by Piter Kehoma Boll
The zebra finch, Taeniopygia guttata, is an Australian bird that is often used as a model for behavioral studies focused on their vocalization.
Recently, a research team from Australia discovered a new call in this species and named it “incubation call”. This particular vocalization was identified as occurring during the last five days of incubation when one of the birds, either the male or the female, was alone with the eggs, and only when temperatures were above 26°C. This raised the hypothesis that this call is used by the parents to communicate to the embryos that the environmental temperature is high and that this information would be used by the nestlings to adapt their behavior and metabolism to higher temperatures.
An experimental study was conducted where eggs were kept in incubators under a constant temperature and exposed (test) or not (control) to recorded incubation calls. The results indicated that nestlings that were exposed to incubation calls grew faster in high temperatures than those that were not exposed to the calls. The mean difference in nestling mass between different temperatures and treatments was of about 2 g only, although the difference in mass between two randomly selected nestlings could be as much as 6 g. Additionally, the R² value of the analyses, which tells how much of the variation is explained by the measured variable, was only 0.1, i.e., temperature explained only 10% of the growth differences between different temperatures in both treatments.
One of the most intriguing aspects, however, was the fact that the incubation call was produced at temperatures as low as 26°C, which is not particularly hot in the natural environment of the zebra finch. Thus, another team conducted new studies to understand better how and when the “incubation call” was produced. They decided to rename this call as the “v-call” because their shape is an inverted V in spectrograms. They discovered that the v-call is related to panting, when the birds breathes quickly with its bill open to help reduce body temperature and is likely a side effect of panting and not a deliberate directed call. It is also not produced only during the last 5 days of incubation, but during the whole incubation period and the chick rearing, and some birds are more likely to v-call than others. The results suggest that the v-call is unlikely to have evolved as an incubation call and is more likely a side effect of panting. There is, however, the possibility that embryos can use this information to modulate their growth, although more studies are needed.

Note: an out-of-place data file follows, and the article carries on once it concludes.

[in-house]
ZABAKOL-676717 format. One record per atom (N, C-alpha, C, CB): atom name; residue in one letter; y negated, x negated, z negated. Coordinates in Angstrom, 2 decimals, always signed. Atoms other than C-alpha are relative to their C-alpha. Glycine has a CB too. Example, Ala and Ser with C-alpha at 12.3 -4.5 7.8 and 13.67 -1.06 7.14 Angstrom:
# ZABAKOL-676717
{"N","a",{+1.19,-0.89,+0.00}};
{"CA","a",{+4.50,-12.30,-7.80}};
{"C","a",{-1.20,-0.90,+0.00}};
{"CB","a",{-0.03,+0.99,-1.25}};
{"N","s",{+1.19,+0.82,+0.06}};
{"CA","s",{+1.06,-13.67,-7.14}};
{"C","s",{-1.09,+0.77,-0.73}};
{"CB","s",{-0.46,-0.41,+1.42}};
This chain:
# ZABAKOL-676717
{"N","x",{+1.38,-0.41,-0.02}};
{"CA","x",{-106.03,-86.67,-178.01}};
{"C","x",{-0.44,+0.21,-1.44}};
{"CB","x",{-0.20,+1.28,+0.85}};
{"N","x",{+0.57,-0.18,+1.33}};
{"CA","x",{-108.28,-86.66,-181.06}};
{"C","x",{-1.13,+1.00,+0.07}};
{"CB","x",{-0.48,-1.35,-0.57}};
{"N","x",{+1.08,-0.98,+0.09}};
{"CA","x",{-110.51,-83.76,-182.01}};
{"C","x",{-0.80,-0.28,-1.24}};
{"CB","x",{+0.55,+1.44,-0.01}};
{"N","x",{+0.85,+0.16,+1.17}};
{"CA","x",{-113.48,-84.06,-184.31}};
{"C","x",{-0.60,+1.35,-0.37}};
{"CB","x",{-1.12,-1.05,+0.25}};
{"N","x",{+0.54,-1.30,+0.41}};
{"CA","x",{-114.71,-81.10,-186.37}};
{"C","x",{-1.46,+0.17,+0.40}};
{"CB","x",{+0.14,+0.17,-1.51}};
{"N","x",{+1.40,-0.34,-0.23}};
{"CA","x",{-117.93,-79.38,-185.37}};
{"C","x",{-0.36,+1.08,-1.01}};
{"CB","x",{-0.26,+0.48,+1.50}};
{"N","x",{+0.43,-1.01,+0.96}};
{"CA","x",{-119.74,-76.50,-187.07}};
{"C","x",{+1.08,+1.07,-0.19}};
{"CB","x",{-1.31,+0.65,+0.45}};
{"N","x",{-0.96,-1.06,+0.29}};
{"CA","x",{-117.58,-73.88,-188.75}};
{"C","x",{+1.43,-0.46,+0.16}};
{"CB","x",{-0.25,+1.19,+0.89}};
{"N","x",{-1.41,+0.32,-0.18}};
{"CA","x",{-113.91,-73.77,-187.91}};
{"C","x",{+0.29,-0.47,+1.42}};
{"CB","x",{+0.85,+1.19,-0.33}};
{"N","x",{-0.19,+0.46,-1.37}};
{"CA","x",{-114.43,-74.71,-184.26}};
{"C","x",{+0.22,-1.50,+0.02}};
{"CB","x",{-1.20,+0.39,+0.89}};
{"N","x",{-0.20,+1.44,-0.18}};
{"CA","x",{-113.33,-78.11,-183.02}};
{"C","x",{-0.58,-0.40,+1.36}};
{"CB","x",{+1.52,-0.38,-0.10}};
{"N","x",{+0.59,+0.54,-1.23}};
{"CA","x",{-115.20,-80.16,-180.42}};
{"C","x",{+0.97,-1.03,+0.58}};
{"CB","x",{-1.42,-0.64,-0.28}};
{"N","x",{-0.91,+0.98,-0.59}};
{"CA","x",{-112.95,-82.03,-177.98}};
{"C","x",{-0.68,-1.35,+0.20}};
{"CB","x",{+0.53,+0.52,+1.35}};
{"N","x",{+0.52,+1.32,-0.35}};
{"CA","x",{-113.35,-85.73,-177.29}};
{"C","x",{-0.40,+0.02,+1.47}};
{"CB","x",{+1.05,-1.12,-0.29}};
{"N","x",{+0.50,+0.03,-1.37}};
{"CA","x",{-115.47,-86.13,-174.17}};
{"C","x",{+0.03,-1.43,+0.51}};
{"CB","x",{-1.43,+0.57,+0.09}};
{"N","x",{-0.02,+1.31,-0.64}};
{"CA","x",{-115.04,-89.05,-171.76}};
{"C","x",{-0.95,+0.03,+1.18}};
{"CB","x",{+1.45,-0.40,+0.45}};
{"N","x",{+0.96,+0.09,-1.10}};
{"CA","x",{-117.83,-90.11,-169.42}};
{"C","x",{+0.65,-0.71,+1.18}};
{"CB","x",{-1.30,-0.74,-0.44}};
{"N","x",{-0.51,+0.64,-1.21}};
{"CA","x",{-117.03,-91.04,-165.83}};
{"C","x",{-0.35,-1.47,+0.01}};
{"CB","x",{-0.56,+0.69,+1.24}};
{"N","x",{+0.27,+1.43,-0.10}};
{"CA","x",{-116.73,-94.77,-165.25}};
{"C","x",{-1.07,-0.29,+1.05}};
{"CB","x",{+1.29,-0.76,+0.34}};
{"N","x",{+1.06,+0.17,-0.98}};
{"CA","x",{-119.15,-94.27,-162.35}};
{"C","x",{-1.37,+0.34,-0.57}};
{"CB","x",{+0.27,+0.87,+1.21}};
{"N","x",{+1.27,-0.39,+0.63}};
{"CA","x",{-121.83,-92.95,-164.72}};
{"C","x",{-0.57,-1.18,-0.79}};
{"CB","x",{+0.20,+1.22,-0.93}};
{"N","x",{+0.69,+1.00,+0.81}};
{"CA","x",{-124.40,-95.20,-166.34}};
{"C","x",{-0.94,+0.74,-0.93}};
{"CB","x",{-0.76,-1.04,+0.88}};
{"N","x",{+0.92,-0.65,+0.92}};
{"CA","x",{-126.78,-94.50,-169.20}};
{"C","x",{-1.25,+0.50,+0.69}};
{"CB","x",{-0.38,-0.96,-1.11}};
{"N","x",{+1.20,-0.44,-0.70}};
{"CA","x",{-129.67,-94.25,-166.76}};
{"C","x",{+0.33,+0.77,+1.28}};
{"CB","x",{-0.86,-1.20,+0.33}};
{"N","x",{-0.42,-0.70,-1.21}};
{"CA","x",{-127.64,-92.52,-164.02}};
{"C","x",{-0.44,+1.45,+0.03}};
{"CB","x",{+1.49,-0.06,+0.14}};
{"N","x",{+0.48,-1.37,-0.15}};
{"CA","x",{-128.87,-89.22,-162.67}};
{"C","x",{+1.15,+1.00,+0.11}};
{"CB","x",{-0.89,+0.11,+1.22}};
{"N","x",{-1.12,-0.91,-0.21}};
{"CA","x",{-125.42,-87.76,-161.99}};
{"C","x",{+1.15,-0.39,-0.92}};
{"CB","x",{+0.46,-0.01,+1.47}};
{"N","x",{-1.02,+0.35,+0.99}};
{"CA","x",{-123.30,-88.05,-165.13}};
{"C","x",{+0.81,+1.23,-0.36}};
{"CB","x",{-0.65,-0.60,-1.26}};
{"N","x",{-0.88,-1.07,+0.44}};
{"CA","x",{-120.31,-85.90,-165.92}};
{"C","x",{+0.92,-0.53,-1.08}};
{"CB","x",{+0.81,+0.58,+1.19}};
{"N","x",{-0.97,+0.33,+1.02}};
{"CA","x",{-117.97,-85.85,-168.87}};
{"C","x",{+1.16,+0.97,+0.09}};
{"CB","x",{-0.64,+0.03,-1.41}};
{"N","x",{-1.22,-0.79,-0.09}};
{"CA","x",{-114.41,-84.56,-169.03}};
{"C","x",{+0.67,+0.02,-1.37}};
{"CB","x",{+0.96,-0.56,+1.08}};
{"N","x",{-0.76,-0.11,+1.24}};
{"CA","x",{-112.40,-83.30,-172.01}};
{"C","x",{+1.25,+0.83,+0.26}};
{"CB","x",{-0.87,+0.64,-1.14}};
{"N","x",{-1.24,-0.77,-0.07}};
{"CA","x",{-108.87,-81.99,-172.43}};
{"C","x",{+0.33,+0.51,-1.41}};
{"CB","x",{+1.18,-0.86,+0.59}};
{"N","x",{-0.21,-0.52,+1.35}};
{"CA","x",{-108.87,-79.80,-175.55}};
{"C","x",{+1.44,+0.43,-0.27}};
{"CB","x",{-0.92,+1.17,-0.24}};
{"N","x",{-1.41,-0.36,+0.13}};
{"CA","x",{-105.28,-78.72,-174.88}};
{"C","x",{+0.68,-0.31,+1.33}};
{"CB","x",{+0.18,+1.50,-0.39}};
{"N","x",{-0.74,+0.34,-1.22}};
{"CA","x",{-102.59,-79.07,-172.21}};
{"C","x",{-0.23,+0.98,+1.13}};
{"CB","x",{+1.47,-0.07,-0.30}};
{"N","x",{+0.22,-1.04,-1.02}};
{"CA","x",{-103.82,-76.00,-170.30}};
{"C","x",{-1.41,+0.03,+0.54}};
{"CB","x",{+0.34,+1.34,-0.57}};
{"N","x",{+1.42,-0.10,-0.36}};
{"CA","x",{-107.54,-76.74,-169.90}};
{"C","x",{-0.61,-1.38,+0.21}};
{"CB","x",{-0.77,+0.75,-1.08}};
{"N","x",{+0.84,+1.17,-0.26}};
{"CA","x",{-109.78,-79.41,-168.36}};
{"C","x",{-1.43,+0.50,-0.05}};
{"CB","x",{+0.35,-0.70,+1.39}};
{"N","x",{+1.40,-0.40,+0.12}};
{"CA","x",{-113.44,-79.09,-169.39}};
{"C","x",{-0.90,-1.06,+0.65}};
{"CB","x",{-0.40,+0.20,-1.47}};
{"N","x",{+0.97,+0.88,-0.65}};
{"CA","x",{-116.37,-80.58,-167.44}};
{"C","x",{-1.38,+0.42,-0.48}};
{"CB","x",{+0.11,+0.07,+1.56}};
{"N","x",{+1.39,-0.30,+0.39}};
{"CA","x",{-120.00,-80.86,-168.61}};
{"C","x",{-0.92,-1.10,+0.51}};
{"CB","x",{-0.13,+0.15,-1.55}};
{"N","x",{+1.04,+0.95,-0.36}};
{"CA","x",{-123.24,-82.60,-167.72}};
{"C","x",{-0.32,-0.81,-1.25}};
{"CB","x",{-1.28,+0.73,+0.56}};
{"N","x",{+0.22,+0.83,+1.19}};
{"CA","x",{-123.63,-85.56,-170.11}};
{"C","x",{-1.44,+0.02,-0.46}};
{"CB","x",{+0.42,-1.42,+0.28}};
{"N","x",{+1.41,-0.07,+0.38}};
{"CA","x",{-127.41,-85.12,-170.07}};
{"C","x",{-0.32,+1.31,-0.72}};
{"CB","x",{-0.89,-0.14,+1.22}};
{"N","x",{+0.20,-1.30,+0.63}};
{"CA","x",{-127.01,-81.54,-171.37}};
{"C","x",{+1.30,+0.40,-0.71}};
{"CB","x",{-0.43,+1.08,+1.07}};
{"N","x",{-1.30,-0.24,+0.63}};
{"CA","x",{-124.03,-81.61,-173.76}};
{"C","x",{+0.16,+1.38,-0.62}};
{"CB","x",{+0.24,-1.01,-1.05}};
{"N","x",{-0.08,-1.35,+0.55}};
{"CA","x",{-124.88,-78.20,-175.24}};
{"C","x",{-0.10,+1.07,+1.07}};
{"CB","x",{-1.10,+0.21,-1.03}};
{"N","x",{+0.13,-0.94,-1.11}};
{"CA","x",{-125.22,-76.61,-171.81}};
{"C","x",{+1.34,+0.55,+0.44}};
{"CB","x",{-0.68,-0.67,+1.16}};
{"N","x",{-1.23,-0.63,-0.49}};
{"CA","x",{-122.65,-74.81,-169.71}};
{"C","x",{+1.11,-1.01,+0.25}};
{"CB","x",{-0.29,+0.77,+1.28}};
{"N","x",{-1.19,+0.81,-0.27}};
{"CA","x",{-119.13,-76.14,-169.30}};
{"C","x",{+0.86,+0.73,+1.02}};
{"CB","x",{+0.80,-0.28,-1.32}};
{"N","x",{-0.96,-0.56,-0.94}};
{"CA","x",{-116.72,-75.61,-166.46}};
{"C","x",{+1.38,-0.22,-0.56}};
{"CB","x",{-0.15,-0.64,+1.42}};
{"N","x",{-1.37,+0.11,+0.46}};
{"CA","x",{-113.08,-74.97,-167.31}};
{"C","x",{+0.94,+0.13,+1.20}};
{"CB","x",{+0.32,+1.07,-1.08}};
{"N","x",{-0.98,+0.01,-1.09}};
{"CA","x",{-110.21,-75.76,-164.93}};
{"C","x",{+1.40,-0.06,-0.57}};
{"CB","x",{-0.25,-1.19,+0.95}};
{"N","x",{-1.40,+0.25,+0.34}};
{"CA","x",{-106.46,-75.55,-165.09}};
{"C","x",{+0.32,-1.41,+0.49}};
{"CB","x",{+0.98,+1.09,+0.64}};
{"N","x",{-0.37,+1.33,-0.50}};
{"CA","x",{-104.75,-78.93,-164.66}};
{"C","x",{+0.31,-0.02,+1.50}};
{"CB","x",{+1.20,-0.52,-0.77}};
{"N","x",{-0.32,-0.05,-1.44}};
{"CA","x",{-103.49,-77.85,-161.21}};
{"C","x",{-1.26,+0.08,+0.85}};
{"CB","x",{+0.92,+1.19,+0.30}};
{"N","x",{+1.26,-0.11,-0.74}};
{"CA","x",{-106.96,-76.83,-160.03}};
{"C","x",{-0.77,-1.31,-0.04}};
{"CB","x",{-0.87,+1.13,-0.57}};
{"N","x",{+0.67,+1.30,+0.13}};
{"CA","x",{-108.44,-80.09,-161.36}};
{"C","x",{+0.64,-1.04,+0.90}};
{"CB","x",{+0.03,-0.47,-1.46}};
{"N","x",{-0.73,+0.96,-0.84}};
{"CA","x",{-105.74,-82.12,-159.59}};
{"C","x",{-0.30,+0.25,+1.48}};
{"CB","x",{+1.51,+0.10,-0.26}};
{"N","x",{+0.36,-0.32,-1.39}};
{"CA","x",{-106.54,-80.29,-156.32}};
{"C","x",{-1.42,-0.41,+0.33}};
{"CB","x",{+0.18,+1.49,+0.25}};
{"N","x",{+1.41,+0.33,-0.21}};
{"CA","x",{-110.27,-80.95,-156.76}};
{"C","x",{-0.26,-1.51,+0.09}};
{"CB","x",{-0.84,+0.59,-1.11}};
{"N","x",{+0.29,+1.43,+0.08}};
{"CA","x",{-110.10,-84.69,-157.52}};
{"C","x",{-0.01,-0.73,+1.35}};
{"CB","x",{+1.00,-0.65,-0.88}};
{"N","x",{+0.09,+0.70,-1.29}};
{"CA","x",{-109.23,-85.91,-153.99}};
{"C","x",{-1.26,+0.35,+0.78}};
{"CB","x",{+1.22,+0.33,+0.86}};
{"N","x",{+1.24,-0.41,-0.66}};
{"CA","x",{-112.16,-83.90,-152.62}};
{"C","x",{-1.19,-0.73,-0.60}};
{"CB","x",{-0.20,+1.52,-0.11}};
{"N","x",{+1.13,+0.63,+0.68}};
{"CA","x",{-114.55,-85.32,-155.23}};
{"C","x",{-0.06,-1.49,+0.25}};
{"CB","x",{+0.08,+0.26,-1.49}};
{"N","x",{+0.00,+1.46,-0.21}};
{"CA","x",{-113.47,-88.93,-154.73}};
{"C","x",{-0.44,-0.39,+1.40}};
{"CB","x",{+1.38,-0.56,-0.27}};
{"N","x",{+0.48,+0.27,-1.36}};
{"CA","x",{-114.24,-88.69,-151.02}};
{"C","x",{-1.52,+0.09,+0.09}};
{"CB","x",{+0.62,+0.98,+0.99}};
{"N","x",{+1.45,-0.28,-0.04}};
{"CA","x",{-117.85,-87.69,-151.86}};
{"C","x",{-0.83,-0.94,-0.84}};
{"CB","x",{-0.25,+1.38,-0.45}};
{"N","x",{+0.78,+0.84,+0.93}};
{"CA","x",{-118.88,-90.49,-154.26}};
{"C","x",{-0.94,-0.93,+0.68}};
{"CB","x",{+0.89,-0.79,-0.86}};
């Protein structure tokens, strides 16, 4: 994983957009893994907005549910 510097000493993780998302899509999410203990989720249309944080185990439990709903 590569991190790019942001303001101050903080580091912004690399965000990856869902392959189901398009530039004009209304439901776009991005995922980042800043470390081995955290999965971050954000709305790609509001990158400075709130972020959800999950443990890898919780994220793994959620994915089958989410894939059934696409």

Other recent studies with the zebra finch indicate that elevated temperatures can have negative effects on the bird’s reproductive fitness. Temperatures around 40°C reduce sperm quality in male zebra finches and reduce the ability of females to discriminate between songs produced by males of the same species and males of different, distantly related species. A combination of these two effects can lead to a severe decrease in reproductive success by reducing the mating events and reducing sperm ability to fertilize eggs.
A physiological modulation in embryos to deal with the adverse effects of higher temperatures, as suggested by the use of the v-calls, would be certainly benefitial. Maybe this is a behavior still under selection? Let’s see what further studies tell us.
– – –
Coomes CM, Danner RM, Derryberry EP (2019) Elevated temperatures reduce discrimination between conspecific and heterospecific sexual signals. Animal Behavior 147: 9–15. https://doi.org/10.1016/j.anbehav.2018.10.024
Hurley LL, McDiarmid CS, Friesen CR, Griffih SC, Rowe M (2018) Experimental heatwaves negatively impact sperm quality in the zebra finch. Proceedings of the Royal Society B: Biological Sciences 285(1871): 20172547. https://doi.org/10.1098/rspb.2017.2547
Mariette MM, Buchanan KL (2016) Prenatal acoustic communication programs offspring for high posthatching temperatures in a songbird. Science 353(6301): 812–814. https://doi.org/10.1126/science.aaf7049
McDiarmid CS, Naguib M, Griffith SC (2018) Calling in the heat: the zebra finch “incubation call” depends on heat but not reproductive stage. Behavioral Ecology 29(6): 1245–1254. https://doi.org/10.1093/beheco/ary123
– – –
* This work is licensed under a Creative Commons Attribution-Share Alike 2.0 Generic License.